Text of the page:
After Sending A Man To Prison, Judge Admits He Was Biased
SCOTT SIMON, HOST:
We all have regrets in life. Some have more consequences. Judge Frank Barbaro believes that he made a mistake 14 years ago when he convicted Donald Kagan of murder in a bench trial. Judge Barbaro is now retired and has come forward to try and reverse that decision. He says that he unjustly convicted Donald Kagan because he believed that racism was a motive behind the shooting that killed a 23-year-old man named Wavell Wint. The defense has filed a motion to overturn the verdict. Judge Barbaro joins us now from the studios of WAMC in Albany, New York. Your Honor, thank you for being with us.
FRANK BARBARO: My pleasure.
SIMON: Your Honor, take us back to your courtroom in 1999, when you convicted Mr. Kagan of murder. You're not saying that he didn't shoot Wavell Wint, are you?
BARBARO: No. I'm saying he shot him, I believe, in self-defense.
SIMON: Well, a lot of eyewitnesses say that, of course, the gun belonged to Donald Kagan and they saw him brandishing that gun.
BARBARO: But that's not the complete story. The testimony essentially was that Wint was drunk, approached Kagan, attempted to steal a chain from his neck. Kagan walked away from him. Wint's friends were telling him to leave him alone, but he kept challenging and following Kagan. Finally, when Kagan took out his pistol, there was a struggle. So we will never know who actually pulled that trigger.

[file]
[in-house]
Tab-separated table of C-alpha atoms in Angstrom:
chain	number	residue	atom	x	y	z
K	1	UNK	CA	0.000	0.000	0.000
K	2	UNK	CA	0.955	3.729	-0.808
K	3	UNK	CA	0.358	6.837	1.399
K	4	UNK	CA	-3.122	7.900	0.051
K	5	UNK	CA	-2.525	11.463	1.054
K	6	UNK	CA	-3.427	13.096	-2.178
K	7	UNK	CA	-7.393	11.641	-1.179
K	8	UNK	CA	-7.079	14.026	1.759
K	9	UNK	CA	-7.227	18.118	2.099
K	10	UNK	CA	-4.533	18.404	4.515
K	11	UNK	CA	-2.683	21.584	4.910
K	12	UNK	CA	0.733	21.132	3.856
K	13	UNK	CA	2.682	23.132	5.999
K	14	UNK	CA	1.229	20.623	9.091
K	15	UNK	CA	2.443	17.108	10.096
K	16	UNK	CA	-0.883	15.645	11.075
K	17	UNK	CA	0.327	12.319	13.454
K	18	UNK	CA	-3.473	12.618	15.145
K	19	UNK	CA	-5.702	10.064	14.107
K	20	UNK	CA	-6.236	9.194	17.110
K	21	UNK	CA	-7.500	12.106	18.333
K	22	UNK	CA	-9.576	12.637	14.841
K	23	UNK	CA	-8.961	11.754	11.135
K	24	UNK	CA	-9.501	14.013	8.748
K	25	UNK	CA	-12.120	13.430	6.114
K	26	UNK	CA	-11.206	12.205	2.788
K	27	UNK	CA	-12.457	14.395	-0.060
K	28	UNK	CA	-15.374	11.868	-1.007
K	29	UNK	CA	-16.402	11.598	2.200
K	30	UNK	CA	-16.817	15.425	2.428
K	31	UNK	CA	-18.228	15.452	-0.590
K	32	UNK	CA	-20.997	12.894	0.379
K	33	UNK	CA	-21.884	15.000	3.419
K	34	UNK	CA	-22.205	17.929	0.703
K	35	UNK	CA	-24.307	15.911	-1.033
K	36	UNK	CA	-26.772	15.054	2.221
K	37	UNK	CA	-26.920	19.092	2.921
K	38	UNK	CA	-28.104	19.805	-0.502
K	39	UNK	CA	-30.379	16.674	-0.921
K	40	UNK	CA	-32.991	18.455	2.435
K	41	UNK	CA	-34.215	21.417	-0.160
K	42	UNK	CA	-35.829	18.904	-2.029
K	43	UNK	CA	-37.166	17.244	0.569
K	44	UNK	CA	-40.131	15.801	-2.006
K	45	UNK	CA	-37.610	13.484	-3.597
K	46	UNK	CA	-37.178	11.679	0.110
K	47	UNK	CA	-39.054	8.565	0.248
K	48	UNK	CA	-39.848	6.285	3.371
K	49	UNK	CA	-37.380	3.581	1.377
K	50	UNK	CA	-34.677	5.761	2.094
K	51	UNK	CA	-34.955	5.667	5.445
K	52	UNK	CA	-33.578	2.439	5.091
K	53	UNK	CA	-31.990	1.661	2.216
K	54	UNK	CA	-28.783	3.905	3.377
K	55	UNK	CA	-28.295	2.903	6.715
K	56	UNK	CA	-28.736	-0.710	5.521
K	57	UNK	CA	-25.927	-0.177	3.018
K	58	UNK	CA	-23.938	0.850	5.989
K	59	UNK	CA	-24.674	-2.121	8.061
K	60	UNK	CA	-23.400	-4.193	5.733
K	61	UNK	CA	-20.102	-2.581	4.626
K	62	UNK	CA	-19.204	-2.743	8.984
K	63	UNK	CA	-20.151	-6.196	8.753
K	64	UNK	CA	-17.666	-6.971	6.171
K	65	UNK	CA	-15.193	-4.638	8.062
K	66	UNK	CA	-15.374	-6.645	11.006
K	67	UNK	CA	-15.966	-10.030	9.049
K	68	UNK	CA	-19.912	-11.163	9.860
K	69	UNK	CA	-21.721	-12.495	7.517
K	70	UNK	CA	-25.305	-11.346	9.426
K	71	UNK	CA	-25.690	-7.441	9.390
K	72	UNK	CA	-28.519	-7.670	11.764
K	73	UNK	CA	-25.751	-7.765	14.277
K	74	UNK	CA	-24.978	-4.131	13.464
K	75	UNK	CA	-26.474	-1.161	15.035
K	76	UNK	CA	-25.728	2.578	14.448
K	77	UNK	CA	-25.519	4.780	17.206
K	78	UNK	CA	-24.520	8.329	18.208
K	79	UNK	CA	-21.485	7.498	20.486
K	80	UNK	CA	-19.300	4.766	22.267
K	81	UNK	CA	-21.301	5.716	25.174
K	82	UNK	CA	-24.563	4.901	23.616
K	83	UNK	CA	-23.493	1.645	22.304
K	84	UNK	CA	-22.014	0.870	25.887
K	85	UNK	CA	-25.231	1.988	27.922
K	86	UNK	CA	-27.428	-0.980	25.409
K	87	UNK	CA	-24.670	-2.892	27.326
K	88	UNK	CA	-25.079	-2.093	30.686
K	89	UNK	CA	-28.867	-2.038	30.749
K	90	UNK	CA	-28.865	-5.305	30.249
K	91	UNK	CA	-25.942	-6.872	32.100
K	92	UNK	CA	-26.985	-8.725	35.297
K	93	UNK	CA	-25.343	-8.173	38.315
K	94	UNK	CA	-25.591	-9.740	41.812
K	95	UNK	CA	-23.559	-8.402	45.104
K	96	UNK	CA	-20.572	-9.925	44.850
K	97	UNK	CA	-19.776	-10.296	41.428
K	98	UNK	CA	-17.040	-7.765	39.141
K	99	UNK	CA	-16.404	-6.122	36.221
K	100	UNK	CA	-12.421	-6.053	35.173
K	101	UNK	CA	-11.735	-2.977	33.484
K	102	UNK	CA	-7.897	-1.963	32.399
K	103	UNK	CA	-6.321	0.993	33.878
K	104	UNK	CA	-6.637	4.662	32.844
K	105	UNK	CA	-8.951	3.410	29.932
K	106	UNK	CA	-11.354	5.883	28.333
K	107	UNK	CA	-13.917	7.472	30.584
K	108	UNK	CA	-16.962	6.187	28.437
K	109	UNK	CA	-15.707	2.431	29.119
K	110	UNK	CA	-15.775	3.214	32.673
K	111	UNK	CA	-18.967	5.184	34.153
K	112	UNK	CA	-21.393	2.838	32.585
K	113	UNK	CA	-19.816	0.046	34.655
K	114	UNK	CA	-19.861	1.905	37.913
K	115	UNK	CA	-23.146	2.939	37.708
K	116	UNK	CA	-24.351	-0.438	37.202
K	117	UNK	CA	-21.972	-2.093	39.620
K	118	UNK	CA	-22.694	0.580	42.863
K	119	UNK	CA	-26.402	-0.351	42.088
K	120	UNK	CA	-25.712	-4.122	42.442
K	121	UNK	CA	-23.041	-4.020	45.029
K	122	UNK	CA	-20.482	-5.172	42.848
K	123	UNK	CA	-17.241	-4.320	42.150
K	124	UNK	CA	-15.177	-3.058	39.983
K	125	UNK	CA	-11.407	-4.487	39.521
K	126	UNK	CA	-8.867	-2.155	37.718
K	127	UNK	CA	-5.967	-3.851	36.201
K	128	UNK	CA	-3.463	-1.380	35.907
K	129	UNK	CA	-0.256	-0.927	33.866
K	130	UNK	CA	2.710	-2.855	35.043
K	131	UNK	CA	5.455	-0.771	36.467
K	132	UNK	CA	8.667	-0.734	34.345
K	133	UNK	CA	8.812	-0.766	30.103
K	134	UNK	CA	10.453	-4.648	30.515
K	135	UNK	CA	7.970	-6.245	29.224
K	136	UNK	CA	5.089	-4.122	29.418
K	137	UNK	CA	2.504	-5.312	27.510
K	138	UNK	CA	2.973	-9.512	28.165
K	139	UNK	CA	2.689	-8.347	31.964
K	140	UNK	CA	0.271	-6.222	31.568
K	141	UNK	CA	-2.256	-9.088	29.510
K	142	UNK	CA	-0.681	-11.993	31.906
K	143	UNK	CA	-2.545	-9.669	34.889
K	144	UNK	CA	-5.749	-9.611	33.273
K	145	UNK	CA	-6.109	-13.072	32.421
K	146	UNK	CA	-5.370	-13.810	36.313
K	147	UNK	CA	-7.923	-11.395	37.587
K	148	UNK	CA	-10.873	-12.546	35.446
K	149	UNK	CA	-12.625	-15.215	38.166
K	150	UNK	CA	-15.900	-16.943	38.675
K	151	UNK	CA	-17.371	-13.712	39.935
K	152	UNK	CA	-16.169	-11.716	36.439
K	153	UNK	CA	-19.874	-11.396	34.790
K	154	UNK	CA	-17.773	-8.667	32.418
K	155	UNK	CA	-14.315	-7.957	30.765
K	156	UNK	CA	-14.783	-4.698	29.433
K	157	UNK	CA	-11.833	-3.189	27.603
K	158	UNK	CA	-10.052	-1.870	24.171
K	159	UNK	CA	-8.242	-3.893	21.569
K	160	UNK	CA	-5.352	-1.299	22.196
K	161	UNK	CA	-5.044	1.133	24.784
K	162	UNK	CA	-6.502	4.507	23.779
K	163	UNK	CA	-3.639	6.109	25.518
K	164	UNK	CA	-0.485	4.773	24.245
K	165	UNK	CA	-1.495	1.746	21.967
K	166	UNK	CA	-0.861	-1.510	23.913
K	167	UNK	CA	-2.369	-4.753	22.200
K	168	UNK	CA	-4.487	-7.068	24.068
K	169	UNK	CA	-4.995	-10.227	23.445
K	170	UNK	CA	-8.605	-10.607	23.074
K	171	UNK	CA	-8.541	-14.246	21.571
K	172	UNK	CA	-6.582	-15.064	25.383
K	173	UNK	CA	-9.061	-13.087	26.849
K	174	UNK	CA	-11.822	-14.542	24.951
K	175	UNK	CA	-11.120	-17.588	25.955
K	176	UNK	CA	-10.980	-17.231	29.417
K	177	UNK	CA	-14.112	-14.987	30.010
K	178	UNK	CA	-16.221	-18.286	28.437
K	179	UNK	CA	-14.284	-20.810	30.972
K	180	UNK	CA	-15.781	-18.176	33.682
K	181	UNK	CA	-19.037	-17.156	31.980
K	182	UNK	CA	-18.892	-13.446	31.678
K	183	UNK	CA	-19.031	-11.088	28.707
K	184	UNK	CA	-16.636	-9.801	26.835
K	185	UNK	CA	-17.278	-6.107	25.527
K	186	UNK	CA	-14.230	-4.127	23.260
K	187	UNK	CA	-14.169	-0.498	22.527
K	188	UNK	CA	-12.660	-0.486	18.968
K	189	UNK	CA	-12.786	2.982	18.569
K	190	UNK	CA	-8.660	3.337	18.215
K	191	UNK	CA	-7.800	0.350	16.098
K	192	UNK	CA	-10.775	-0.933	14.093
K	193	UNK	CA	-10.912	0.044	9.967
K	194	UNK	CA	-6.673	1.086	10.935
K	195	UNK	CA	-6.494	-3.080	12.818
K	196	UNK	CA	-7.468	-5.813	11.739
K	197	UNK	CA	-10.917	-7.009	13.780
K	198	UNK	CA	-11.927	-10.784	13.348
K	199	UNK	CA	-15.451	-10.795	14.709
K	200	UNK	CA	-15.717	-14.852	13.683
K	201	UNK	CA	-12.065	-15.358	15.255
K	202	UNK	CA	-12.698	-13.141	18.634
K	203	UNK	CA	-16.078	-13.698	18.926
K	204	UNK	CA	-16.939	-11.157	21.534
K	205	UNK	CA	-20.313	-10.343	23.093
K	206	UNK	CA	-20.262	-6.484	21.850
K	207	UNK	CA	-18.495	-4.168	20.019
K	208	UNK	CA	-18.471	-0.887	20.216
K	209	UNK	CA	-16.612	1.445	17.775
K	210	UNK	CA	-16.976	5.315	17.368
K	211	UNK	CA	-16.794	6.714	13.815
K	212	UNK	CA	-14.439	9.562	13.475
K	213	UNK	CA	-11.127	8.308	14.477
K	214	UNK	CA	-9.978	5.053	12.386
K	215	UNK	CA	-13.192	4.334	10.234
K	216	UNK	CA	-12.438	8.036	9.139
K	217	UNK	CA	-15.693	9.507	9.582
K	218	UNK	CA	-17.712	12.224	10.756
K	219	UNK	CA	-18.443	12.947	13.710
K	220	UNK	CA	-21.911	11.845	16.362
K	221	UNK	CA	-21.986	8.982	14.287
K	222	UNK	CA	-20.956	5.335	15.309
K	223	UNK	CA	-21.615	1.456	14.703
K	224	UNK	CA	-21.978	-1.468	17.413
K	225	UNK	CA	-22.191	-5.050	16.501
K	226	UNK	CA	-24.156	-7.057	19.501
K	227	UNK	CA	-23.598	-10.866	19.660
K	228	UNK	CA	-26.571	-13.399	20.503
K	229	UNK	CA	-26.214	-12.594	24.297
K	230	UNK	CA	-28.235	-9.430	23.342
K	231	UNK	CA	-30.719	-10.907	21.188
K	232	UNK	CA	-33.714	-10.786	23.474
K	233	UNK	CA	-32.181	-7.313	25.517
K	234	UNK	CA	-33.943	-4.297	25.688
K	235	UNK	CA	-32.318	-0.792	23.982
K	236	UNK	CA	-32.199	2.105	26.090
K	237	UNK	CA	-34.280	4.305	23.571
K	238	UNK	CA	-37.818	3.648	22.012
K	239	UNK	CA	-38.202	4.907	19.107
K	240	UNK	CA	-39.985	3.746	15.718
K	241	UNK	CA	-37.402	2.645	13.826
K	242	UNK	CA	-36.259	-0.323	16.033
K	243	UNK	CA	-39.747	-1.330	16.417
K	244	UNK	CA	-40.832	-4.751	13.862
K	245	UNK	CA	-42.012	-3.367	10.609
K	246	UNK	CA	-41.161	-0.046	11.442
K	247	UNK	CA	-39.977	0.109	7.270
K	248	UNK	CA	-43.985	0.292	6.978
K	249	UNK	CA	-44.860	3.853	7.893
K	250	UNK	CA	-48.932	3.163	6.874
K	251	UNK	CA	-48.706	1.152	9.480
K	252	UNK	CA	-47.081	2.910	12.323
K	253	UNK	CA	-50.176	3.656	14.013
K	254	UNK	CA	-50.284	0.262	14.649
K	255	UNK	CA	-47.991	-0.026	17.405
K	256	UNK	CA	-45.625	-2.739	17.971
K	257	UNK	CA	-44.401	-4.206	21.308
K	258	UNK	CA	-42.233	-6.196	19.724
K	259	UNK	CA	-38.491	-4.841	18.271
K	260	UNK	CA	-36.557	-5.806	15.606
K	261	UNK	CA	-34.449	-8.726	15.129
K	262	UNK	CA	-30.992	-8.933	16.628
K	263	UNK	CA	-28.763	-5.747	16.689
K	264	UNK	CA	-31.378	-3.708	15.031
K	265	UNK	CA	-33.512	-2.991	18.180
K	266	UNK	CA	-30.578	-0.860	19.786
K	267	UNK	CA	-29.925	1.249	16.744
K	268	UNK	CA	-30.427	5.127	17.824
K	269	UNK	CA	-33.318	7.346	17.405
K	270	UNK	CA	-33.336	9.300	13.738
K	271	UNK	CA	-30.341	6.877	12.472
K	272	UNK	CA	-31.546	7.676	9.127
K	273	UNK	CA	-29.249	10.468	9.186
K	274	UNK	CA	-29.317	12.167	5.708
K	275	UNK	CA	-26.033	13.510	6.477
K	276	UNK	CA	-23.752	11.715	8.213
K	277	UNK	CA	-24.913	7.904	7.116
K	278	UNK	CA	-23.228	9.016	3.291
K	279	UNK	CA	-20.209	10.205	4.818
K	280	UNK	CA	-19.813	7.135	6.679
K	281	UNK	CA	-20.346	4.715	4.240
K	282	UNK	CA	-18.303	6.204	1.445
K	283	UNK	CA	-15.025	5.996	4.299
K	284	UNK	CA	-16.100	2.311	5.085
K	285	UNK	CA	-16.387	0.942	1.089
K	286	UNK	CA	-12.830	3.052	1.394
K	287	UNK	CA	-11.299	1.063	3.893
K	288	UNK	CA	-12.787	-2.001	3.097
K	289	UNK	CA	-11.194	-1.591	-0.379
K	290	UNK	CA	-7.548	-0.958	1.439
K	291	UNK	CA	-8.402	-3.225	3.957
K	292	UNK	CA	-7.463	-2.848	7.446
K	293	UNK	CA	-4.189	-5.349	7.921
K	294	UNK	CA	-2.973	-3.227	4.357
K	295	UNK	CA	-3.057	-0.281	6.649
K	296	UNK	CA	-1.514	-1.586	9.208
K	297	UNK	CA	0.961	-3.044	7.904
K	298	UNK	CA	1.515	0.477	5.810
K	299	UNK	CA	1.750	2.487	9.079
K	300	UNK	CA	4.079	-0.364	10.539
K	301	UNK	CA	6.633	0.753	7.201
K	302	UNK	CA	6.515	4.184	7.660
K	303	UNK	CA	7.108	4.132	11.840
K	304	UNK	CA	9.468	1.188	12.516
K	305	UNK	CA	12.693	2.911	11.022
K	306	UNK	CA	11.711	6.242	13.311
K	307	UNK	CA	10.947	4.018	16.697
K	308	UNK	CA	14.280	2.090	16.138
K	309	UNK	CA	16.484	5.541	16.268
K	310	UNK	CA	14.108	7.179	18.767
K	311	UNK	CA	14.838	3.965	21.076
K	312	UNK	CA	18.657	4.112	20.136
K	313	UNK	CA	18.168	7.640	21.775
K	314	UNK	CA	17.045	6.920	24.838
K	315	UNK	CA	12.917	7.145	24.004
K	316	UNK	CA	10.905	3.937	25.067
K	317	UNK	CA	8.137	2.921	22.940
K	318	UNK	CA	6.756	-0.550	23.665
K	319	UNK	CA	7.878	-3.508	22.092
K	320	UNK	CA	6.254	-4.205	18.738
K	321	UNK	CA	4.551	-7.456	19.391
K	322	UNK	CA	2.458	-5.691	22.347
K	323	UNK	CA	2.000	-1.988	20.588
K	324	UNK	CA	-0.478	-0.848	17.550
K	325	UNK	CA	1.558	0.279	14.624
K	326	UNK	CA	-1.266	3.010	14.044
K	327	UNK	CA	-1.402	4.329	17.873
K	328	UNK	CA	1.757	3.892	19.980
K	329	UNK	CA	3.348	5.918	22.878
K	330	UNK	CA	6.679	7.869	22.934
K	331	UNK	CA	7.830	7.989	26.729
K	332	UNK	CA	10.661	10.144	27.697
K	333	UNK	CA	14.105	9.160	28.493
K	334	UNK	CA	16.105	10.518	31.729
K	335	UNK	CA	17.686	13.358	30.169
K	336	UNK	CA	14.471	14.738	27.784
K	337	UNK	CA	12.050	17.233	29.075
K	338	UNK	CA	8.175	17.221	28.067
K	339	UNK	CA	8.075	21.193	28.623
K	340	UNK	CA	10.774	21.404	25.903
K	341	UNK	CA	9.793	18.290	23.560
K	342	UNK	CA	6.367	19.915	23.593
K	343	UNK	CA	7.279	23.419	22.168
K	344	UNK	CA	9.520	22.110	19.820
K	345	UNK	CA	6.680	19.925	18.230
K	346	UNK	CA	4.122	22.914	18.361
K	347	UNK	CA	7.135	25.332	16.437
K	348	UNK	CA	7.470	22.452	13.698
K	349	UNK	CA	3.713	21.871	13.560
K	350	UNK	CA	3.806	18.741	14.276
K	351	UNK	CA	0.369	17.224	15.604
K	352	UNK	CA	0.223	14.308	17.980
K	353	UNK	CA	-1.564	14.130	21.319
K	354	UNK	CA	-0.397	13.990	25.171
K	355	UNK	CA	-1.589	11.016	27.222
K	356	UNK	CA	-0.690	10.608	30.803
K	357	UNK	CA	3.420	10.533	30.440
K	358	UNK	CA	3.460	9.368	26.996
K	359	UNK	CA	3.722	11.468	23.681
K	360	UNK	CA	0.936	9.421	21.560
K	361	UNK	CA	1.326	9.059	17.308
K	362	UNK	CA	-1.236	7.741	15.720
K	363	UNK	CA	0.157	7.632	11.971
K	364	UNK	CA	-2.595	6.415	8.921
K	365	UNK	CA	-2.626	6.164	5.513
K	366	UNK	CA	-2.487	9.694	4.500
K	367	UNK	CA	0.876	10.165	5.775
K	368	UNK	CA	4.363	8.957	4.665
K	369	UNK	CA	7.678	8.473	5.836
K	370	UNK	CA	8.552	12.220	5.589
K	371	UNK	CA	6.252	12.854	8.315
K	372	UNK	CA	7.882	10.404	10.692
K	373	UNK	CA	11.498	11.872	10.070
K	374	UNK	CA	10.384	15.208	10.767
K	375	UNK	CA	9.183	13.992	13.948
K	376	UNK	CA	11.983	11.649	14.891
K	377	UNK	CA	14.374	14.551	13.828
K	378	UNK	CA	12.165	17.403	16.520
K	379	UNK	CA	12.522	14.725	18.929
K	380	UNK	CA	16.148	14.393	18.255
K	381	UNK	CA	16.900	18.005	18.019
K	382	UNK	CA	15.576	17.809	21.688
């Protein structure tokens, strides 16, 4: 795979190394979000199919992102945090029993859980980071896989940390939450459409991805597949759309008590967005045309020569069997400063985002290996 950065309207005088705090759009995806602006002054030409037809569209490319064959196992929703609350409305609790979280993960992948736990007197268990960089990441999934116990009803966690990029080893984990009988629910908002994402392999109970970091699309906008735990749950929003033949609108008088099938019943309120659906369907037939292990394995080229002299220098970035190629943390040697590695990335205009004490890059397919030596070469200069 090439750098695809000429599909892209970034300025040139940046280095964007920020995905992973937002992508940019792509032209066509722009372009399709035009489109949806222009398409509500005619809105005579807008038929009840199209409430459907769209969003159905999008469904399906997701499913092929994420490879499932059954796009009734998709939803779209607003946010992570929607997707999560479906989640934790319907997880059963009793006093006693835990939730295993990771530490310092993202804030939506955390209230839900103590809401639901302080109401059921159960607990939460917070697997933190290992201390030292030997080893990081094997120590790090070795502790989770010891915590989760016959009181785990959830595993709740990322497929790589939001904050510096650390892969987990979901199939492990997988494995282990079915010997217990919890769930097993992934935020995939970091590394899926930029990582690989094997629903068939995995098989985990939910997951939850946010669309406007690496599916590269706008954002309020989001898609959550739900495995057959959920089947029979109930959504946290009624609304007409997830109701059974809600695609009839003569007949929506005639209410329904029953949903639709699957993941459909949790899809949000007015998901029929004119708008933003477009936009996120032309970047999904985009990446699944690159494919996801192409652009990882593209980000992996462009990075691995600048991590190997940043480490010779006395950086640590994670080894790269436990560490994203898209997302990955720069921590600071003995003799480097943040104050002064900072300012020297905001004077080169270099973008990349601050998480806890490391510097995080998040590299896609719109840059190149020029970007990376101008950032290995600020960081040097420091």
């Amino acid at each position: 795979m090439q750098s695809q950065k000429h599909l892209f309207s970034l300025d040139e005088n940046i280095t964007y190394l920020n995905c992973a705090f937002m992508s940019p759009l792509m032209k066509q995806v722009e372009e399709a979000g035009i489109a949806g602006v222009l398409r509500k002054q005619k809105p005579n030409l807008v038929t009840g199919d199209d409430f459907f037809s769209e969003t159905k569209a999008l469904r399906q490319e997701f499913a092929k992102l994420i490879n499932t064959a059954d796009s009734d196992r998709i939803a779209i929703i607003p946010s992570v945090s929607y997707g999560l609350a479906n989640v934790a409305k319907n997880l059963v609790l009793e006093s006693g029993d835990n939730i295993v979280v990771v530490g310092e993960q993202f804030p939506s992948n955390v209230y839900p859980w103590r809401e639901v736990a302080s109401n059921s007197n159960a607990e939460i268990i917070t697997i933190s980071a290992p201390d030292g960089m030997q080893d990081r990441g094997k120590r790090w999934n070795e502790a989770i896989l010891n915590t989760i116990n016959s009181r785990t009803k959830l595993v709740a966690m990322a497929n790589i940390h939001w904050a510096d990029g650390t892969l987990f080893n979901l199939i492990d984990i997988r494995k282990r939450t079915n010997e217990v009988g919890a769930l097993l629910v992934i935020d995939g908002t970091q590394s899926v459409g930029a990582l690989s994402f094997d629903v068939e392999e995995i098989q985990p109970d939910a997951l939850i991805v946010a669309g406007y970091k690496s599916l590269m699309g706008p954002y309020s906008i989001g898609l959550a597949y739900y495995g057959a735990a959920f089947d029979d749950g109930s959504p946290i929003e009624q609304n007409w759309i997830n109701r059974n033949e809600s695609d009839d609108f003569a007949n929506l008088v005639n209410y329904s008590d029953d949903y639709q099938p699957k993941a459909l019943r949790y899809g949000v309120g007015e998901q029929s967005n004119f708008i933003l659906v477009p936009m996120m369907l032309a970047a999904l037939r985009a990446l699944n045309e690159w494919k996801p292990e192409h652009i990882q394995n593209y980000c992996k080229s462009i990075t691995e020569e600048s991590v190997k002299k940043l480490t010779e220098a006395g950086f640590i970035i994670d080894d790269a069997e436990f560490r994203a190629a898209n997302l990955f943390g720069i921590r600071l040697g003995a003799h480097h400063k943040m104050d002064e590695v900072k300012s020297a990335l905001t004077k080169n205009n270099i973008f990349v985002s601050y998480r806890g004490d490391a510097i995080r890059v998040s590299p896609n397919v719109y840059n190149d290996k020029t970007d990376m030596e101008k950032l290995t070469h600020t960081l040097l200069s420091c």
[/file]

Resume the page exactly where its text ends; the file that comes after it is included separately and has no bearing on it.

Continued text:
When the trial began, I was absolutely convinced that Donald Kagan was a racist and was out looking for trouble and fully intended to kill Mr. Wint. And I had a practice, or have a practice, that whenever I made a legal decision, I never let it lie. I ran it through my mind again, and when I began to do this with the Kagan trial, I began to have doubts. And as I read the transcript, I was absolutely horrified. So now I'm in a situation where I see that a man is incarcerated when he shouldn't be.
SIMON: Judge Barbaro, with respect, as I imagine you've heard, there's some Brooklyn prosecutors who suggest that you are simply regretful and a little bit frail. What do you say to that?
BARBARO: I'm not frail at all. I'm - my mind is clear as a bell. I still do legal work. I was very clear on the stand. The district attorney subjected me to some pretty heavy cross examination.
SIMON: This was in court, a few, in December.
BARBARO: That's correct. So that's a specious argument. And the legal system should become very sensitive to the question of have we done justice? Have we made a mistake? And that's what I'm trying to do now.
SIMON: What was it like when you, after all these years, saw Donald Kagan in the courtroom last December?
BARBARO: I got chills. I got chills up and back my spine. I didn't sleep that night. And he looked terrible. When he was in front of me at the trial, he was a vibrant, chubby young man. And when I saw him in court, he was a haggard old man.
SIMON: Judge Barbaro, is there room in the legal system for what you're feeling, for the injustice that you feel you did to someone?
BARBARO: I think too many times there is pressure to finish the cases, get the cases done and off the calendar. This pressure dooms people to be convicted unjustly. Now I'm not saying every case, but one is too much.
SIMON: Retired Judge Frank Barbaro speaking with us from upstate New York. Thanks very much for being with us, your honor.
BARBARO: You're welcome.
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